Dear Wikiwand AI, let's keep it short by simply answering these key questions:
Can you list the top facts and stats about Volta a Catalunya?
Summarize this article for a 10 year old
|2023 Volta a Catalunya
|Tour of Catalonia
|Vuelta a Cataluña (in Spanish) Volta a Catalunya (in Catalan)
|UCI World Tour
|"Volta" Ciclista a Catalunya Associació Esportiva (Unió Esportiva de Sants)
|102 (as of 2023)
|Sebastià Masdeu (ESP)
|Mariano Cañardo (ESP) (7 wins)
|Primož Roglič (SLO)
It is one of three World Tour stage races in Spain, together with the Vuelta a España and the Tour of the Basque Country. The race has had several different calendar dates, having been previously run in September, June and May. Since 2010 it has been on the calendar in late March as part of the UCI World Tour.
Raced over seven days, it covers the autonomous community of Catalonia in Northeast Spain and contains one or more stages in the mountain region of the Pyrenees. The race traditionally finishes with a stage in Barcelona, Catalonia's capital, on a circuit with the famous Montjuïc climb and park.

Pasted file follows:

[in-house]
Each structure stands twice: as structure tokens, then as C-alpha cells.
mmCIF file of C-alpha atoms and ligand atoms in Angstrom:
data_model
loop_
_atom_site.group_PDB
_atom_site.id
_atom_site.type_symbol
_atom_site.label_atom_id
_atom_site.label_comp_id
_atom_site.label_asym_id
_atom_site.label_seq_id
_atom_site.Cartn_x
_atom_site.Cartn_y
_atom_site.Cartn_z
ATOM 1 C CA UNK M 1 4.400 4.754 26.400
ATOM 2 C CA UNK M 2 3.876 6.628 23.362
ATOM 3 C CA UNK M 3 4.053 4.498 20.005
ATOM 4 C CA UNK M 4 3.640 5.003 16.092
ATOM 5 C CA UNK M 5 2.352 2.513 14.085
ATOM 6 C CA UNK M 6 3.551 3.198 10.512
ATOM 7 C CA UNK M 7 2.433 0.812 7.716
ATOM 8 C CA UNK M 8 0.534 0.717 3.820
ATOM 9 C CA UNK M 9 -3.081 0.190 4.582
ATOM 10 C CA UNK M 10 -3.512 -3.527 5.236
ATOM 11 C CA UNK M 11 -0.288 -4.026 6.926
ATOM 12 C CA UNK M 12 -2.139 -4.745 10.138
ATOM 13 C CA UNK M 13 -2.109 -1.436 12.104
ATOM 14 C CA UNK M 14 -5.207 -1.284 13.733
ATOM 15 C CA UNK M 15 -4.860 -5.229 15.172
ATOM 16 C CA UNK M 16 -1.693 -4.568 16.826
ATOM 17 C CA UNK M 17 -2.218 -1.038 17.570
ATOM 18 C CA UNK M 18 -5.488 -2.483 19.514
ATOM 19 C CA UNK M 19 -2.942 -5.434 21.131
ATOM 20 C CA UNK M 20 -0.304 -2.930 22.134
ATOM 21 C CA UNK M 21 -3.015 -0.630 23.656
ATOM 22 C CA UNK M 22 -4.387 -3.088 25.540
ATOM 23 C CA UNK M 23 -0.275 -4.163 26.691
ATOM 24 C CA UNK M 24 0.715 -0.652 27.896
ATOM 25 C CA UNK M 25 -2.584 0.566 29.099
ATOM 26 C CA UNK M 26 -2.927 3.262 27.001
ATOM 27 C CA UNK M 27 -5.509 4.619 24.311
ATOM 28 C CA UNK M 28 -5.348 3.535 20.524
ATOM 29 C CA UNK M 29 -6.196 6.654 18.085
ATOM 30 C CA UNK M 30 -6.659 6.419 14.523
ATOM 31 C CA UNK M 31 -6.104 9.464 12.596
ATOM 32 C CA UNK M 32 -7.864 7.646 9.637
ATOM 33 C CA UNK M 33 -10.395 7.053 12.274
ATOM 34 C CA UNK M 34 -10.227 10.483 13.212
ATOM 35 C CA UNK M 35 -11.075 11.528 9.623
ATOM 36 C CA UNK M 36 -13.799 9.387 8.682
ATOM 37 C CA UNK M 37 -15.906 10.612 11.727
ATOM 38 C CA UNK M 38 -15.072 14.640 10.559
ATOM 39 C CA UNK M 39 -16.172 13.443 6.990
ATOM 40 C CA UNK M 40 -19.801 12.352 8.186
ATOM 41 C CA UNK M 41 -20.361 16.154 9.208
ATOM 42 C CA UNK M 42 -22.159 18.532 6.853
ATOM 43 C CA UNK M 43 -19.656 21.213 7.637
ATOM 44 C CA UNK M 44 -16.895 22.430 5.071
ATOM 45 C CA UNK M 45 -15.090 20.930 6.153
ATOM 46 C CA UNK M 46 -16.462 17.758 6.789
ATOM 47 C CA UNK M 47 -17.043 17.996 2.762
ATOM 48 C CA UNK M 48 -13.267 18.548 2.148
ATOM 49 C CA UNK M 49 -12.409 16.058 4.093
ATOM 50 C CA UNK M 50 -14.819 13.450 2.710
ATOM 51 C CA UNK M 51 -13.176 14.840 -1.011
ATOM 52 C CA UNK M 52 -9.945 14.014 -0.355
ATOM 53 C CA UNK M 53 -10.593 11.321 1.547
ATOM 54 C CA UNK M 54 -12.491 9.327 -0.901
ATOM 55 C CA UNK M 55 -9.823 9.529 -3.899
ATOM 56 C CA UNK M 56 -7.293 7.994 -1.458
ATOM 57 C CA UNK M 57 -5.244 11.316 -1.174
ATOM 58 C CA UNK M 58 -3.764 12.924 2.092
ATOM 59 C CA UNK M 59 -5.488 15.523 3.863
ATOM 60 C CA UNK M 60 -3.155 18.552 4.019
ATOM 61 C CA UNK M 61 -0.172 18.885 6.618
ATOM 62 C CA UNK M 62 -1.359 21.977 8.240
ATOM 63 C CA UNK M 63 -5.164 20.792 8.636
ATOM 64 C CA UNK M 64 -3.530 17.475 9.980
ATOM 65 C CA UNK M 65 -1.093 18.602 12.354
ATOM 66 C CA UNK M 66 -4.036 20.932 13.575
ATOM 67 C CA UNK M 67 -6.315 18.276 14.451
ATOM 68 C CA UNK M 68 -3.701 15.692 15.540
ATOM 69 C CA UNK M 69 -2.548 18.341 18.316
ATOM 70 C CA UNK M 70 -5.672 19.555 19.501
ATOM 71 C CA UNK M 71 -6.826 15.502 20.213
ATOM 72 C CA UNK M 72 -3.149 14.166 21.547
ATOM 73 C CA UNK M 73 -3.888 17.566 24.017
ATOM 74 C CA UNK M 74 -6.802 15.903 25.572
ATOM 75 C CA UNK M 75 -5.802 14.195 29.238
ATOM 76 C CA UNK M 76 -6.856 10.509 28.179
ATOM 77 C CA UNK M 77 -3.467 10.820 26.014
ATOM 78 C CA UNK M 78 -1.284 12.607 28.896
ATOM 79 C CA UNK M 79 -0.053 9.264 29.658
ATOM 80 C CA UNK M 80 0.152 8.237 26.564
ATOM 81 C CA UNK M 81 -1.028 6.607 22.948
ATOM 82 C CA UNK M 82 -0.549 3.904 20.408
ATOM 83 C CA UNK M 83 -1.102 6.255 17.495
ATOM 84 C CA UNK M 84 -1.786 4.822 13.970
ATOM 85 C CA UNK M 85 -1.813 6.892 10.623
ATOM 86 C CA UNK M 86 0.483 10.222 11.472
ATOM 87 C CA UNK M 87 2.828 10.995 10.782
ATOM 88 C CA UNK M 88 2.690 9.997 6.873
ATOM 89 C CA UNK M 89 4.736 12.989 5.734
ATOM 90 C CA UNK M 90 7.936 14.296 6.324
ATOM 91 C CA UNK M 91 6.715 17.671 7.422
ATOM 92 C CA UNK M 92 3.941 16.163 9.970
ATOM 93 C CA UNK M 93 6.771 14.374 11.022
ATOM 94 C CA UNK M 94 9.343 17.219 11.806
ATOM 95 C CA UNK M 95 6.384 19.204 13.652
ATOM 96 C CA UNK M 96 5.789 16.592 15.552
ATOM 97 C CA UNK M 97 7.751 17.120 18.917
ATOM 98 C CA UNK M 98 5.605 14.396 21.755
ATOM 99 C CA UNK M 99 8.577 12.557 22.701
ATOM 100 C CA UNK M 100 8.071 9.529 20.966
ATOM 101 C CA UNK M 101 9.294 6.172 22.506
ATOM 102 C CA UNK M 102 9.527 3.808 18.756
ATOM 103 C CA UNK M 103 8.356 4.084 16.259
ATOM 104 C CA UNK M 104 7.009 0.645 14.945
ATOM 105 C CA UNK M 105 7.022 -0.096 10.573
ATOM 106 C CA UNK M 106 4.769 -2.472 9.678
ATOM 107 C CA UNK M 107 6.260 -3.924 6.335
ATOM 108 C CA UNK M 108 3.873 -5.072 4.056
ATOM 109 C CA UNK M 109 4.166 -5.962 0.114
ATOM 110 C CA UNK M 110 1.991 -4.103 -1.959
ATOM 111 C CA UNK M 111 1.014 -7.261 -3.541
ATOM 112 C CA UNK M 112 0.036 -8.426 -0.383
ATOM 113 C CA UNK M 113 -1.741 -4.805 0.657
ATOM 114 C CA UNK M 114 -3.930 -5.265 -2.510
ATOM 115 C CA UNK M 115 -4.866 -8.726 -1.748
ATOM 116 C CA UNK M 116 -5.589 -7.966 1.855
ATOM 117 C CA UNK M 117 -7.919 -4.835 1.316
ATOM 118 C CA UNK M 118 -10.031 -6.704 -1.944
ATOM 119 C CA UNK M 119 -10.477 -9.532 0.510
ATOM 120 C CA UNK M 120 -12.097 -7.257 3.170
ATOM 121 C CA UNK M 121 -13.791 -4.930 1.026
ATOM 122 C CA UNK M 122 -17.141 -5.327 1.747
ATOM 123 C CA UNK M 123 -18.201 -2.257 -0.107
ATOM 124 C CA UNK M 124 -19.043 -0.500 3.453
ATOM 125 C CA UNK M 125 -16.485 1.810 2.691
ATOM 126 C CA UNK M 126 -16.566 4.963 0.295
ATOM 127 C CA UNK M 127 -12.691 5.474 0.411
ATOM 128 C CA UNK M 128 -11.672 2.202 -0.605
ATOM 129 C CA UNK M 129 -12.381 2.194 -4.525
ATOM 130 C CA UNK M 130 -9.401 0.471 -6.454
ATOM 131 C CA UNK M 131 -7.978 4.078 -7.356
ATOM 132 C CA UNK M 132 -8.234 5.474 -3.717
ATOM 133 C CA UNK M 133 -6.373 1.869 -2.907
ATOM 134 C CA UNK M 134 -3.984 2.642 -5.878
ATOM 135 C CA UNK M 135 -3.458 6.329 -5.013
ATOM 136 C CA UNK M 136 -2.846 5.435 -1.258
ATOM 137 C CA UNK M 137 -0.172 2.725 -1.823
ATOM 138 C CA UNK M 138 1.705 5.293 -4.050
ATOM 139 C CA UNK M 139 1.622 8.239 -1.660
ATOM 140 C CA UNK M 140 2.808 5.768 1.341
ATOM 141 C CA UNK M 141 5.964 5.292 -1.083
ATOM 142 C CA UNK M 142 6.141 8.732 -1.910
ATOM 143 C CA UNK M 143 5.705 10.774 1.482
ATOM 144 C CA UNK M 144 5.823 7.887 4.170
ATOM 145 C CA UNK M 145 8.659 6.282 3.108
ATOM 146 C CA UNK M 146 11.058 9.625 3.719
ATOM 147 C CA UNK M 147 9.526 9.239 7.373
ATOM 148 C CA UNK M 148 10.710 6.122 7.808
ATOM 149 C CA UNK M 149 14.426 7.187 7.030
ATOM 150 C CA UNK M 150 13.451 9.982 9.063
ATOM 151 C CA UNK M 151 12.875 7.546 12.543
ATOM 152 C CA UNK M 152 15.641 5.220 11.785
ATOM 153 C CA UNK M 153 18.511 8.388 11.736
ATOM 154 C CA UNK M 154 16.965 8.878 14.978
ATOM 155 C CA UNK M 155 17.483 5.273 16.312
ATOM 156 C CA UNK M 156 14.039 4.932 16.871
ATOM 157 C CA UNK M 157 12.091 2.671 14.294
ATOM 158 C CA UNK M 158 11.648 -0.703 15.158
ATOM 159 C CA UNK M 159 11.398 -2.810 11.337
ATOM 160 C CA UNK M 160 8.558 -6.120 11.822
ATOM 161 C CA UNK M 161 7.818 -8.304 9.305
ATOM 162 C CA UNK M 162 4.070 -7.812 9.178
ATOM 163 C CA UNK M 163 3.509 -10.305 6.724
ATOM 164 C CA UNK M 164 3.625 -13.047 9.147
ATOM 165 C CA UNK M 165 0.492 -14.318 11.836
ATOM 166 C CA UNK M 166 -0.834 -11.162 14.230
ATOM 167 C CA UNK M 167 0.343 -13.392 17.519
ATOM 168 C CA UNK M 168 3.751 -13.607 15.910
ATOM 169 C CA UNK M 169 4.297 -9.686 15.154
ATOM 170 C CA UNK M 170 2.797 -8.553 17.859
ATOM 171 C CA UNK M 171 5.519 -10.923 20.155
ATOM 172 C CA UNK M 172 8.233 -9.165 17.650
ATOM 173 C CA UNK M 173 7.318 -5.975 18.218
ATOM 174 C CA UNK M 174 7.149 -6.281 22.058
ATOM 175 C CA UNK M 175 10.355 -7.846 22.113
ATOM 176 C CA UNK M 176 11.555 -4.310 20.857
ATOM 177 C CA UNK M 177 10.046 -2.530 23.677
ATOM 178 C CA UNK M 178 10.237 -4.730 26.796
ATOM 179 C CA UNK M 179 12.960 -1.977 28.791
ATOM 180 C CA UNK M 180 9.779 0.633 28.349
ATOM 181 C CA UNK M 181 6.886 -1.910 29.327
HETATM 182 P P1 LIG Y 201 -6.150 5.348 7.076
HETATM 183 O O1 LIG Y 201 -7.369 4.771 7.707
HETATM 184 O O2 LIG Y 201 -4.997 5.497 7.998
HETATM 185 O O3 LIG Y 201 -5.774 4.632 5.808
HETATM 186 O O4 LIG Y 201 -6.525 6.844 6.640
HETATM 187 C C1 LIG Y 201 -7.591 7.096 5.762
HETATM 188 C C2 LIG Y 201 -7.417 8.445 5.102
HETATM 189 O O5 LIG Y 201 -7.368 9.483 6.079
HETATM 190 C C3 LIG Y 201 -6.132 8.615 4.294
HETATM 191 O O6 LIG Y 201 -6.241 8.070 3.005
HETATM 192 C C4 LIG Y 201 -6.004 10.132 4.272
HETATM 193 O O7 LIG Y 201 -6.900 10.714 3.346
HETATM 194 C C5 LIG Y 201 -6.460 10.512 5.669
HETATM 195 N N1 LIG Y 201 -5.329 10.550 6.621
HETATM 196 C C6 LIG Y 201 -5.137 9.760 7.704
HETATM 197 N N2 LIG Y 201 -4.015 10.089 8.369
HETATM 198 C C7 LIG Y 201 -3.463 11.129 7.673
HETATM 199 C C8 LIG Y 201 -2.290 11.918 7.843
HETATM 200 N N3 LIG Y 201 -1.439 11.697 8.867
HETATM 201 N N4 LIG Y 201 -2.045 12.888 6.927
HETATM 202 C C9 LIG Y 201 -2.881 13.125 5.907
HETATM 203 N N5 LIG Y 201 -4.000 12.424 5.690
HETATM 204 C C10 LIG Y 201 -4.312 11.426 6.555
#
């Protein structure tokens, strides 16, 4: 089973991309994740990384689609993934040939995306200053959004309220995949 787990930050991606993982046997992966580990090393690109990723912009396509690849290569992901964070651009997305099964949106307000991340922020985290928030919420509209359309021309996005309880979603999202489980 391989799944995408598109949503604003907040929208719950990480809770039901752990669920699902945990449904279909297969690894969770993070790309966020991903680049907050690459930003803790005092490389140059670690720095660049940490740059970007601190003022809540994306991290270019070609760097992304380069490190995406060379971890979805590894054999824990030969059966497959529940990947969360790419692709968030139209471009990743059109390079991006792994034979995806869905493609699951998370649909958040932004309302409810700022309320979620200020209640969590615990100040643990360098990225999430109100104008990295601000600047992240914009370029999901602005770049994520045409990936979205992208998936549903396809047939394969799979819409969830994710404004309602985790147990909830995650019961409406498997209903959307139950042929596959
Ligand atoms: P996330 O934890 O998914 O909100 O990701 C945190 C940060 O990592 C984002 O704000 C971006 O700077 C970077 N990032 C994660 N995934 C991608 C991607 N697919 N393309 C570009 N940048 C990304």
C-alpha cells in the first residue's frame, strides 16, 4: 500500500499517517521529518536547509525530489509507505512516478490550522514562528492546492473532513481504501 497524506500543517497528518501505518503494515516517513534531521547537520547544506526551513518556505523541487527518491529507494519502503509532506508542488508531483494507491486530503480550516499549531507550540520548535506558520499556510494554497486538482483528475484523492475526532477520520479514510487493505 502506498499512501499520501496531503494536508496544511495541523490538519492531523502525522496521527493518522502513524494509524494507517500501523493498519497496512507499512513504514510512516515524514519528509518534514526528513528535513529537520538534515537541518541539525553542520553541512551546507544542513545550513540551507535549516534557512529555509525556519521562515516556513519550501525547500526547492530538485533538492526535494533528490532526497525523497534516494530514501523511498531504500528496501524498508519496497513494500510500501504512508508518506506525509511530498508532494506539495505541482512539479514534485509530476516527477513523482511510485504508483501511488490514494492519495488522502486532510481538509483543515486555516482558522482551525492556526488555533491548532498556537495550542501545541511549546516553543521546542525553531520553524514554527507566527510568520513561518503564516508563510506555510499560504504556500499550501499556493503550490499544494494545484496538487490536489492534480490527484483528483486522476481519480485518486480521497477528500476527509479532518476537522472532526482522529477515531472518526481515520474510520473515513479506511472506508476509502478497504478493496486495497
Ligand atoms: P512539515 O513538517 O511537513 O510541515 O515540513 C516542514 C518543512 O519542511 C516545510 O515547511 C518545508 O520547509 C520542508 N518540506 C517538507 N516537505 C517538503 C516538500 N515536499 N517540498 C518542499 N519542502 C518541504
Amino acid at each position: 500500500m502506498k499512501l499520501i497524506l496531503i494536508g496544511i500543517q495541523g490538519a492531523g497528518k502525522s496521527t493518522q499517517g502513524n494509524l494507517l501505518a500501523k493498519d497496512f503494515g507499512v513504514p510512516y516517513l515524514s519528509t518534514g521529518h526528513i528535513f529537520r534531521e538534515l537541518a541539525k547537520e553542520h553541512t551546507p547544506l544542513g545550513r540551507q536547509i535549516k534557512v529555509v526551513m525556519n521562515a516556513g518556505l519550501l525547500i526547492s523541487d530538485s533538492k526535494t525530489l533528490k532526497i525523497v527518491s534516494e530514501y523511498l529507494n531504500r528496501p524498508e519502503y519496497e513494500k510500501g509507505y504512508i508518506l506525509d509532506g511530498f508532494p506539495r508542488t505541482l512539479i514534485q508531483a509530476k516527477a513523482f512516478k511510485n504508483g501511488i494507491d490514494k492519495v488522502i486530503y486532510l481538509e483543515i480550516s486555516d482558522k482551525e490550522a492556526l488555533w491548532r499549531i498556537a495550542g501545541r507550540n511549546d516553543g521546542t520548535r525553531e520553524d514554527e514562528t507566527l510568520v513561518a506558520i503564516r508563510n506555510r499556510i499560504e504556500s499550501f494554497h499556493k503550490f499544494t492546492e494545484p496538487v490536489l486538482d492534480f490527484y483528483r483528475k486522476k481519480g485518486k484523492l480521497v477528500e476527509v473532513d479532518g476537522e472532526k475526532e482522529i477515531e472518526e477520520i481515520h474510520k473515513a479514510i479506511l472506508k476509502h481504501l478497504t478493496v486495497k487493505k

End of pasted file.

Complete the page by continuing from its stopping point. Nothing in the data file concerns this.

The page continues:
First held in 1911, the Volta a Catalunya is the fourth-oldest still-existing cycling stage race in the world. Only the Tour de France (1903), the Tour of Belgium (1908) and the Giro d'Italia (1909) are older. It was the second cycling event organized on the Iberian Peninsula, after the amateur and sub-23 race Volta a Tarragona (1908), also held in Catalonia but no longer on the calendar. Catalan cycling icon Mariano Cañardo won the race seven times in the 1920s and 1930s, setting an unsurpassed record.
In 2018, the one-day women's competition reVolta was organised on the same day of the last men's stage.
Oops something went wrong: